The lyre is a stringed instrument known since the earliest civilization. The ancient Greeks and Romans played the lyre. After the fall of Rome, the instruments were welcomed by the Celts and Germanic tribes in Europe.
The strings are technically different from the harp in that the strings are parallel to the soundboard rather than perpendicular.
Adjusting a lyre is basically simple, but for beginners, both technology and adjustment options can be confusing. These instructions apply primarily to 6-string Anglo-Saxon (or “Germanic”) strings, but also to other ukuleles, 5-string Finnish or Russian gusle, and other similar instruments.
Create the basic keys for your lyre. Adjust your lowest string until it is tight enough to produce a clear note with little or no hum, but not so tight that it feels about to burst.
Now, choose an adjustment that suits your needs, but convert (if needed) the keys to your lyre. That is, if your deepest string is comfortable at “G”, then the CD equivalent of the CDEFGA adjustment will be GABCDE.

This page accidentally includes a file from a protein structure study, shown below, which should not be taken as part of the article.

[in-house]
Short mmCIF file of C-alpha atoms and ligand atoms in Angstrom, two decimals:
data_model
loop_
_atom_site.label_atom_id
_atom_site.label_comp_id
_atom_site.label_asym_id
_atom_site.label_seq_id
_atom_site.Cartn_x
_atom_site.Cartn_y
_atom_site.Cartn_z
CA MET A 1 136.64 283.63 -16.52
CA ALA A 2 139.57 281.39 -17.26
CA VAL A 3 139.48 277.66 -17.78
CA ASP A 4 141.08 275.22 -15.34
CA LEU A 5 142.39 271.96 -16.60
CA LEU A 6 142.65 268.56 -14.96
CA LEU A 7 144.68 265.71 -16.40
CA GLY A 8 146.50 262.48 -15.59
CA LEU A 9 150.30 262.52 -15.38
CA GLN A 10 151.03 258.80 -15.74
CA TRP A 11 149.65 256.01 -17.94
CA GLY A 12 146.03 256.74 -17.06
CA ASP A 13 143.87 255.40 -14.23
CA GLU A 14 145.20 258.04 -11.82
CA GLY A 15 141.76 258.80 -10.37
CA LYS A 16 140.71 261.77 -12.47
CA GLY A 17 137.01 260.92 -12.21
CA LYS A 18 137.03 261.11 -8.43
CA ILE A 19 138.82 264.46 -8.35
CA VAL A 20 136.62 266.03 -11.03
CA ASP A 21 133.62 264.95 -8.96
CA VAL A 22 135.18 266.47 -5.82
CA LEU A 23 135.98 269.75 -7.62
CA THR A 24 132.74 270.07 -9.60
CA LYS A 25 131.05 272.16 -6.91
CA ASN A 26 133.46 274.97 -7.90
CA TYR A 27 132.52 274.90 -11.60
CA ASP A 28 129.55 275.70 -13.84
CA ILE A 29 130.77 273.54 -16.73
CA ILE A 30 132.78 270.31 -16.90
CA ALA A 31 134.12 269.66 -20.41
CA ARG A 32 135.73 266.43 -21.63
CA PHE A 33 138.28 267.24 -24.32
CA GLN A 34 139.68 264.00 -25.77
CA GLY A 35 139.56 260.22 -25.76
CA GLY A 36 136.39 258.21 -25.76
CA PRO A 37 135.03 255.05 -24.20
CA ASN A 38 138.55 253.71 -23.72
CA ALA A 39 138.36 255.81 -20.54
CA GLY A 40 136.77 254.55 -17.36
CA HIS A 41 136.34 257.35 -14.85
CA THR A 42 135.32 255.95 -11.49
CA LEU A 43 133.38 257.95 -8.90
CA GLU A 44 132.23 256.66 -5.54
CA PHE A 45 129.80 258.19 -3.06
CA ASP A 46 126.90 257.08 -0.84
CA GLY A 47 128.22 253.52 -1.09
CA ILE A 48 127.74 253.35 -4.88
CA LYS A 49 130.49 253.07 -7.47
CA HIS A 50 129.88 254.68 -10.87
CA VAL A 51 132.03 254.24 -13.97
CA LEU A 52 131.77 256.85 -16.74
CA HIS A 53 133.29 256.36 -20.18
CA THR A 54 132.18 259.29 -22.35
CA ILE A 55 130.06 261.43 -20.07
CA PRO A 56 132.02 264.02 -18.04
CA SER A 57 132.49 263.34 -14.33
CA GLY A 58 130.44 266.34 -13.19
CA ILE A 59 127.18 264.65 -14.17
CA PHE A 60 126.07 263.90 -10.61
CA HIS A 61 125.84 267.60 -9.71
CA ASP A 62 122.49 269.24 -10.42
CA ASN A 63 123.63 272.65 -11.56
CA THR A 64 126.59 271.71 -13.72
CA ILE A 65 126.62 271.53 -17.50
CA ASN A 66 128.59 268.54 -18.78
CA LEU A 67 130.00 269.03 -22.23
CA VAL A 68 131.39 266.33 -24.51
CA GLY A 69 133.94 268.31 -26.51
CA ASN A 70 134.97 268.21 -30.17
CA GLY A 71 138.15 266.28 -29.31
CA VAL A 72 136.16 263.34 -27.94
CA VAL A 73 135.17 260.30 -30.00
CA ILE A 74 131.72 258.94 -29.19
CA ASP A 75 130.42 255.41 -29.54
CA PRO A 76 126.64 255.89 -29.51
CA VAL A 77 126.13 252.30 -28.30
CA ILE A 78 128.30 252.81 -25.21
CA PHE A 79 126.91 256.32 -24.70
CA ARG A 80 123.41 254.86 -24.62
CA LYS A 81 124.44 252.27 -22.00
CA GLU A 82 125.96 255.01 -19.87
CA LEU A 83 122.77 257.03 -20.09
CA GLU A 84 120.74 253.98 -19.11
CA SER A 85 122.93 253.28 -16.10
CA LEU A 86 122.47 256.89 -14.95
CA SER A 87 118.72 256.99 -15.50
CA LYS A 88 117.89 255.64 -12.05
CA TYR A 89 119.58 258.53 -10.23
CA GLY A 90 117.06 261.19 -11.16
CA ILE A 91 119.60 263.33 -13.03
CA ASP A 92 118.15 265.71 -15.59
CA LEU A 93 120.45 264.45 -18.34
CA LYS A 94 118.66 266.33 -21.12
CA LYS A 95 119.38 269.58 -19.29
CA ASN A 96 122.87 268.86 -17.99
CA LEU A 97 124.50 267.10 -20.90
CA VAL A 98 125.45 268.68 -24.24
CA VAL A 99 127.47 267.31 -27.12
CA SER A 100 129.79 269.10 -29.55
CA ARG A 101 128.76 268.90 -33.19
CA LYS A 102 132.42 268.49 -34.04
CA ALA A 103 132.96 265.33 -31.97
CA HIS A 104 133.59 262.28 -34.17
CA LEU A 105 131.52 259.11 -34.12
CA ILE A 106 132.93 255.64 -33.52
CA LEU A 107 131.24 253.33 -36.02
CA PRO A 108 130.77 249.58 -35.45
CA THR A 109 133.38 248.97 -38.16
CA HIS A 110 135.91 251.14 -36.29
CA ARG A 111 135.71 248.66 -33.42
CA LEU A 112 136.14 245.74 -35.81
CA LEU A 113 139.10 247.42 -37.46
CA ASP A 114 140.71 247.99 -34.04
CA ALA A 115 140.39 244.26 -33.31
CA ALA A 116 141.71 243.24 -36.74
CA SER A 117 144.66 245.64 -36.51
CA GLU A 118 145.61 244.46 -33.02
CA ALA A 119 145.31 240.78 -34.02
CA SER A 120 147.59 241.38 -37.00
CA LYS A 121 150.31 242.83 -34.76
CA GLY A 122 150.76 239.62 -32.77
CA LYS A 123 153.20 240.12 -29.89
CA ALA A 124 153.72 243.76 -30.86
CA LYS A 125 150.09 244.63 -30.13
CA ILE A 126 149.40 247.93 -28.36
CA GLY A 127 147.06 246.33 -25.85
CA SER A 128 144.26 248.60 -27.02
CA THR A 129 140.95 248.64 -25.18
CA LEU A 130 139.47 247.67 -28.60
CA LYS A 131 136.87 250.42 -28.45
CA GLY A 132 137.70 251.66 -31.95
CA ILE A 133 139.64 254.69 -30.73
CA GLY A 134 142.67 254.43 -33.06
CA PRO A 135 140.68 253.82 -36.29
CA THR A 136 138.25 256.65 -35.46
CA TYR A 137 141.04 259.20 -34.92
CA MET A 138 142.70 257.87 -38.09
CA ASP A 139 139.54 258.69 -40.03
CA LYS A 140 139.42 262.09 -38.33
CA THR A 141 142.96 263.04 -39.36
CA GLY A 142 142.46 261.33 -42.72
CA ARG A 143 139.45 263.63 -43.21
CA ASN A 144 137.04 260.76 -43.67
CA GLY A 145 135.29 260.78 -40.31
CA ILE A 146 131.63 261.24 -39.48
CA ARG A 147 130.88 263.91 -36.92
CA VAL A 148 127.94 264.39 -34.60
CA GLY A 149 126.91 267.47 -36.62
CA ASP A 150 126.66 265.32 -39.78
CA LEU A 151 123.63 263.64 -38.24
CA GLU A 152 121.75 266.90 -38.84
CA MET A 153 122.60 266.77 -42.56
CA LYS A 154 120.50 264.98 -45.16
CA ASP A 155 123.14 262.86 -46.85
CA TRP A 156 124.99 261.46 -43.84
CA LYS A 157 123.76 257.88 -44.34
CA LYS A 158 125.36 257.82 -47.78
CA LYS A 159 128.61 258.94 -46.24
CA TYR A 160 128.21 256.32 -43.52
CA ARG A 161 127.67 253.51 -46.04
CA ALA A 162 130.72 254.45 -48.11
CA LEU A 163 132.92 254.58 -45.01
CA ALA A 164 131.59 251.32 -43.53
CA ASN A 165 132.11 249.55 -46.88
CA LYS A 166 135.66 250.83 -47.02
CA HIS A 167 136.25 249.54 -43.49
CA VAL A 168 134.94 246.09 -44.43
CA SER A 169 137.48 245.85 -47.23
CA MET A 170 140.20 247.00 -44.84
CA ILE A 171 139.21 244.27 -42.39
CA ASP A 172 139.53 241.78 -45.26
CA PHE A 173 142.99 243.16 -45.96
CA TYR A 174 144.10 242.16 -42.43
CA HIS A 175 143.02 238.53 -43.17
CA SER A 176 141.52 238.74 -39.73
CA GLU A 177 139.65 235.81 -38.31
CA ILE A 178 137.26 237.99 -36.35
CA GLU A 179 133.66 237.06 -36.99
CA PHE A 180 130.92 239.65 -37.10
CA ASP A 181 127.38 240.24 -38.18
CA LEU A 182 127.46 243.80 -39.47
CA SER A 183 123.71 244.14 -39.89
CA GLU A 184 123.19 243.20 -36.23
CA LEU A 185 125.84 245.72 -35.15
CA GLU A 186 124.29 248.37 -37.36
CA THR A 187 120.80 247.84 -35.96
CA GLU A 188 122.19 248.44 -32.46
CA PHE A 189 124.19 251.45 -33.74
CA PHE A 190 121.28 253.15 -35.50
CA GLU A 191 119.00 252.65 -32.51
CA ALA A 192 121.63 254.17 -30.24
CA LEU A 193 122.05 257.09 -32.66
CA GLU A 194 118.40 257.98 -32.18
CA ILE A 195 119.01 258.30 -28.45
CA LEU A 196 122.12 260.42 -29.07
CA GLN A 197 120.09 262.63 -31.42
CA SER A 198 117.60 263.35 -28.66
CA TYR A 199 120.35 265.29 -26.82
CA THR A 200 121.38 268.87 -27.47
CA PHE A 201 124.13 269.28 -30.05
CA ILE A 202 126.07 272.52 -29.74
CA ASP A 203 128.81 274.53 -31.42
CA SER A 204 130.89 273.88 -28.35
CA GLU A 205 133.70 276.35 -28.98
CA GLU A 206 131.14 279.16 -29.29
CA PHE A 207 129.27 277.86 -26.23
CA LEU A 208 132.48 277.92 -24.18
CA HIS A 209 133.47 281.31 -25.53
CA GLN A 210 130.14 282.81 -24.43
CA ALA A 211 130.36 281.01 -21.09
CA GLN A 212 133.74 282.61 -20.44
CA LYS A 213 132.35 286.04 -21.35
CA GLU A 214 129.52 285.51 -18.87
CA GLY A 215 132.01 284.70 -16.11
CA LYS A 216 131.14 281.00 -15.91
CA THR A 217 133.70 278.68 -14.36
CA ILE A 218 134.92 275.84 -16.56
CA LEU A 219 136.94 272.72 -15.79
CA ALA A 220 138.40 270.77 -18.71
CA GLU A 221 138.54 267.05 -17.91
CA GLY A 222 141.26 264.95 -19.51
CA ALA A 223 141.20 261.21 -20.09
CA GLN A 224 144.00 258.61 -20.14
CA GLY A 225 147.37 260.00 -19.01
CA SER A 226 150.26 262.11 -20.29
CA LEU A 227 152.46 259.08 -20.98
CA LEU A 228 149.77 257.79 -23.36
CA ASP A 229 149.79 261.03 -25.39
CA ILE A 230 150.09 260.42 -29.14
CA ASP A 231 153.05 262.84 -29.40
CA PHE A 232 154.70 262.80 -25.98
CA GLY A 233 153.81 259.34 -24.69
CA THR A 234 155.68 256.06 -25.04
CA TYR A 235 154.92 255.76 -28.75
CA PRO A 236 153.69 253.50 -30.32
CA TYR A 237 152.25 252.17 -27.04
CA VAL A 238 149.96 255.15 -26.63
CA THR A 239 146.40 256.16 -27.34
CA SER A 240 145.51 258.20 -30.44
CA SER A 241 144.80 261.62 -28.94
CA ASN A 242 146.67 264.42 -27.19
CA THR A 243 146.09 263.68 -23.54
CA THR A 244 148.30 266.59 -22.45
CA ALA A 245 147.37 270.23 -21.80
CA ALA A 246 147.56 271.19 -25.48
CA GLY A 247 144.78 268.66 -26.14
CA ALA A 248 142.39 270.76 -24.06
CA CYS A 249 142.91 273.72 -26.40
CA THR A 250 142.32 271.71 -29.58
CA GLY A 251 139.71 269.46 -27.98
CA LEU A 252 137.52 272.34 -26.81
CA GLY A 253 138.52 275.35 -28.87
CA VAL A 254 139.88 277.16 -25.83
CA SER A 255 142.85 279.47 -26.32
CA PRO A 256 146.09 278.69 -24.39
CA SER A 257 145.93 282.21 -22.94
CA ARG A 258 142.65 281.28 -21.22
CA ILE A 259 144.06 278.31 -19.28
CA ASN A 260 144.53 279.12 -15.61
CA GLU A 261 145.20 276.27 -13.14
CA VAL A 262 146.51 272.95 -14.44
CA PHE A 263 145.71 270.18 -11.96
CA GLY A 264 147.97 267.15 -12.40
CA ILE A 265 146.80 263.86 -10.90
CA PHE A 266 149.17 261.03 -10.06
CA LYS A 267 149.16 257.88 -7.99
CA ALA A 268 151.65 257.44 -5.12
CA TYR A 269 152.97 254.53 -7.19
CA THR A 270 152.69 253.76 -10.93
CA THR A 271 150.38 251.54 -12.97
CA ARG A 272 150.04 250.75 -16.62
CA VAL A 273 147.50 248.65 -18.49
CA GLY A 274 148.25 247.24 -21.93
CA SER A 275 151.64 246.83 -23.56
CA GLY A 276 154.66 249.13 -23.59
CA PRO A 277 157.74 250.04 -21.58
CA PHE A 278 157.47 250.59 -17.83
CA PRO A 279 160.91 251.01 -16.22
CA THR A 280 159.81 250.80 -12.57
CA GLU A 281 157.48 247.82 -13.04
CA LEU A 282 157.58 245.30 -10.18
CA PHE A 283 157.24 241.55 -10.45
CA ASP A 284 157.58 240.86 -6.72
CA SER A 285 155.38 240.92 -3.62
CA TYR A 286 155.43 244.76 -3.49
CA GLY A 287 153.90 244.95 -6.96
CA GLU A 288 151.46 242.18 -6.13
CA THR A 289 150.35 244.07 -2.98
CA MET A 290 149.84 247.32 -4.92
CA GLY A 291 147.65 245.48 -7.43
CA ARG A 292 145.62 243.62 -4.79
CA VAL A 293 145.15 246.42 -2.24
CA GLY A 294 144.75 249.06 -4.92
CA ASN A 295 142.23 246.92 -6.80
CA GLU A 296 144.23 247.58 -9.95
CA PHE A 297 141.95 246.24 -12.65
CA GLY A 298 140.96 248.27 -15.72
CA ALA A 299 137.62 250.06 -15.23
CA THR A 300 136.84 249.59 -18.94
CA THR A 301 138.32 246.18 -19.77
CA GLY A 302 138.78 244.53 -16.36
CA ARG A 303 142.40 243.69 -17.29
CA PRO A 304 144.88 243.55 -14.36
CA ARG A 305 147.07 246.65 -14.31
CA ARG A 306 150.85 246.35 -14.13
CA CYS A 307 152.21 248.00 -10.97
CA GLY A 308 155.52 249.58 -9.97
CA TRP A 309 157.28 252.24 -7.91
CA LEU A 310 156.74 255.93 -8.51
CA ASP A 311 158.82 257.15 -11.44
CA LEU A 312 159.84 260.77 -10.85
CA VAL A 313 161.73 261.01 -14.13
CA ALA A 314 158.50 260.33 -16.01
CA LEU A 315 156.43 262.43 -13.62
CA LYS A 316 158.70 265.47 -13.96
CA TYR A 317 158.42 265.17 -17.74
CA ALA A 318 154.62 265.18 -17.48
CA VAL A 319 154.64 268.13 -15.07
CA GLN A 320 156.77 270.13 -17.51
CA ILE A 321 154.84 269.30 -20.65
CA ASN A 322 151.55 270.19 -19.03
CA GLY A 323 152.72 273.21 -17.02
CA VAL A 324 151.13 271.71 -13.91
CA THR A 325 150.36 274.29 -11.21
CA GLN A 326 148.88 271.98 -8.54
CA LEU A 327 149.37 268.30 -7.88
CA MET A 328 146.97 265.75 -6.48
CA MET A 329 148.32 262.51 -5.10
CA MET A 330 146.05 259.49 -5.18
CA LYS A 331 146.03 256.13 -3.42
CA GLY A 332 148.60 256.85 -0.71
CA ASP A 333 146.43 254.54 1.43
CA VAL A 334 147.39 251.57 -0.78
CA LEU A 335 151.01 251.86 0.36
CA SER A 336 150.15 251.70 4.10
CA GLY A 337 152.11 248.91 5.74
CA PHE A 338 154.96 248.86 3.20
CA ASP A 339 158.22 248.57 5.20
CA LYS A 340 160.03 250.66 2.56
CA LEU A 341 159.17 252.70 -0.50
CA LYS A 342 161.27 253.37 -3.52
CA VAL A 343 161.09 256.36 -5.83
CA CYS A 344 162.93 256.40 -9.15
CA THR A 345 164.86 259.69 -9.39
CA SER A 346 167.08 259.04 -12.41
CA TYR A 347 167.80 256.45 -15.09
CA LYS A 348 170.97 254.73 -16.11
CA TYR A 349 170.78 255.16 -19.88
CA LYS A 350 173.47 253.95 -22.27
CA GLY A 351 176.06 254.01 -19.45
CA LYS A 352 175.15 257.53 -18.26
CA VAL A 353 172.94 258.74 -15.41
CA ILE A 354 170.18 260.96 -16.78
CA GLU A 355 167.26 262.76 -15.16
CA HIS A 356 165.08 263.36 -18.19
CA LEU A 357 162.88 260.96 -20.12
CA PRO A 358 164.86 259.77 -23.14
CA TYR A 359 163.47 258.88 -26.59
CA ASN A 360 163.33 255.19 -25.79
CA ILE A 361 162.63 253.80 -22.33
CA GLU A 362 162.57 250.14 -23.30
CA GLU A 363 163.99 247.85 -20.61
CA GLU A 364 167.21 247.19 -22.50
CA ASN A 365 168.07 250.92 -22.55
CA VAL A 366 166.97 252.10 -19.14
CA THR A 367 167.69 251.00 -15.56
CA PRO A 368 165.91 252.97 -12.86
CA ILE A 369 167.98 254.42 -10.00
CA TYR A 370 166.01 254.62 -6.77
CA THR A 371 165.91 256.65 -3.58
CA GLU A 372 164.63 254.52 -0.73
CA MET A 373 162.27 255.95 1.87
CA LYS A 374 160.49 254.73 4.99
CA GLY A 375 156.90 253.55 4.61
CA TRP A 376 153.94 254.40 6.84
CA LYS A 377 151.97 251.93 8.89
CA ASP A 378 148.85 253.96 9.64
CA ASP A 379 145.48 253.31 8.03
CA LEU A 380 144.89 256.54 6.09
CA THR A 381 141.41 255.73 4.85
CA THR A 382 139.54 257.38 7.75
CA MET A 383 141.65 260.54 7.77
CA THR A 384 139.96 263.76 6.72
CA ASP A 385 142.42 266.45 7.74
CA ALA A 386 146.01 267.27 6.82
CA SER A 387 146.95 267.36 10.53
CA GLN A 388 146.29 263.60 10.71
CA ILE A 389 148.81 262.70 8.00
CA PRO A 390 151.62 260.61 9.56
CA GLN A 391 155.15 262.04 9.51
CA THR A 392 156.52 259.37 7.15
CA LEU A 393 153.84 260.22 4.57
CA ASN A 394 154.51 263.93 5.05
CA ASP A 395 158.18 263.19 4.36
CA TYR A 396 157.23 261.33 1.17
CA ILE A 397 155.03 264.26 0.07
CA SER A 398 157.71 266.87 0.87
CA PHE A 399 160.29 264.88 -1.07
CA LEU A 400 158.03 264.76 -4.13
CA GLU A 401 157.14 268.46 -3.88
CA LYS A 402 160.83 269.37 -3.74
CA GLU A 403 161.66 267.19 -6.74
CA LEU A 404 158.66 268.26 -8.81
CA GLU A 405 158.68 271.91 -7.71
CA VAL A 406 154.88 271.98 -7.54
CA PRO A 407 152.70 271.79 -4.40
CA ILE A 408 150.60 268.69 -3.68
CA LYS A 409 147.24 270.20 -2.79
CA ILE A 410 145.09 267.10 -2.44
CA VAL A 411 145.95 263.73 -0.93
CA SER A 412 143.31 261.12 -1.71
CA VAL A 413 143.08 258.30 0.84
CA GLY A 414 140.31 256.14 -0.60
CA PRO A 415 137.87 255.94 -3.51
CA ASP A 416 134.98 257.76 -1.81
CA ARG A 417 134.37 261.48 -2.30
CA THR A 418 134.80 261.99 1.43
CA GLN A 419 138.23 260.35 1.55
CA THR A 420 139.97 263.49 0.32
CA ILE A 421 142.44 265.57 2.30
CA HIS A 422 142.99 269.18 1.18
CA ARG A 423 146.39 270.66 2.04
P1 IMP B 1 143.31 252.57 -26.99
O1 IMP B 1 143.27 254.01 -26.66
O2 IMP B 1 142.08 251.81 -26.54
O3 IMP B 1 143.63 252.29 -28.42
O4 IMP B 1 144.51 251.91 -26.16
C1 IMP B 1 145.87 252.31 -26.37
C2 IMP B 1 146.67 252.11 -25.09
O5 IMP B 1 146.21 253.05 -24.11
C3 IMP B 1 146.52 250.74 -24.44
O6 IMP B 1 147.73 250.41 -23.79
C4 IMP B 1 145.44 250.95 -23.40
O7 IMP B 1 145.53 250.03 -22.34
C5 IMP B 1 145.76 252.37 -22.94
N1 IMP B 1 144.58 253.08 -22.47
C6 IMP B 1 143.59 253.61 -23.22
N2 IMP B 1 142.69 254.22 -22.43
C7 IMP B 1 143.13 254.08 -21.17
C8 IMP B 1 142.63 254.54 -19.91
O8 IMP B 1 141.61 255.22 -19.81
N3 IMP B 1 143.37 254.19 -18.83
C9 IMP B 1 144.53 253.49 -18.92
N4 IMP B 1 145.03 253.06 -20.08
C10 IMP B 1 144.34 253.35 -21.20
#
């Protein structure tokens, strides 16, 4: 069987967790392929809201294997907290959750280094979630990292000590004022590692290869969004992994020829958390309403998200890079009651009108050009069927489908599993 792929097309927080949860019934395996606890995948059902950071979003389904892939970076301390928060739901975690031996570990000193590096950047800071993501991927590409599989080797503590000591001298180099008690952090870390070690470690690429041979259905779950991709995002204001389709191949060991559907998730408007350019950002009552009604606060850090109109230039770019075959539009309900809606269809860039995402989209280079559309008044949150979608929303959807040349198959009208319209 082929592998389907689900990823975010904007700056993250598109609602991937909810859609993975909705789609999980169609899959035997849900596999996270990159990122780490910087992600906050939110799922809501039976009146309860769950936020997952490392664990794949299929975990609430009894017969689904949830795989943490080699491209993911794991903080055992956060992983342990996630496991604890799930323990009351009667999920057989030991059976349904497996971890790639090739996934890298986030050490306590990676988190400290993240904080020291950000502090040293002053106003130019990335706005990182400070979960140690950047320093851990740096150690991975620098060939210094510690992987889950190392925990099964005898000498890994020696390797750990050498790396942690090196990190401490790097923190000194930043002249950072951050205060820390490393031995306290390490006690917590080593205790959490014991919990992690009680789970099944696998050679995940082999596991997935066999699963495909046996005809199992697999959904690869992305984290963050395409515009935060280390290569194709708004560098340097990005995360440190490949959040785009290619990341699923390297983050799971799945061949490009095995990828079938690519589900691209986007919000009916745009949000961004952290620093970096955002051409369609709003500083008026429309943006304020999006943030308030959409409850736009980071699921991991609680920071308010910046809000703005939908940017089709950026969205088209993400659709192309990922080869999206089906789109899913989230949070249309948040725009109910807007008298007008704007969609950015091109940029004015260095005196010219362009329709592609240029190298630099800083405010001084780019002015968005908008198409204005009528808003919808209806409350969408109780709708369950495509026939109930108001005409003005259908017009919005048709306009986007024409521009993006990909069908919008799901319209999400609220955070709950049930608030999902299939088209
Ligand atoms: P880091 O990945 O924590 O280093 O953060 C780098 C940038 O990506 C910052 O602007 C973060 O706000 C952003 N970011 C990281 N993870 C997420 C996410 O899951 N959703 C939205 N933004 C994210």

If you have a modern metal guzheng nail, just turn them with the peg button to tighten. If you have a friction pin (traditional wooden or bone conical nail), carefully but firmly push it toward the beam while turning, otherwise, the nail will slide after you let go. If you can’t turn the hook and let it stop, please google “peg dope” to find out what material to use to change the grip of the hook.
To click on the tuning notes you choose, beginners may want to use an online tuner or a semitone tuner or tuner app purchased on the smartphone on their smartphone. If your interval is good, you can also tune through your ears.
Learn that most tuners are tuned by the “Equal Temperament”, a modern way of tuning that sounds great on any key but doesn’t sound perfect in any key. Since the strings usually playtime in only one key, consider adjusting to “Just Intonation” based on the key pitch of your lyre. Some better smartphone tuners can choose to tune through JI (make sure to specify the main tone of the instrument on which all tunings are based).
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Edit by Bonnie
Height Musical Instrument Co.,ltd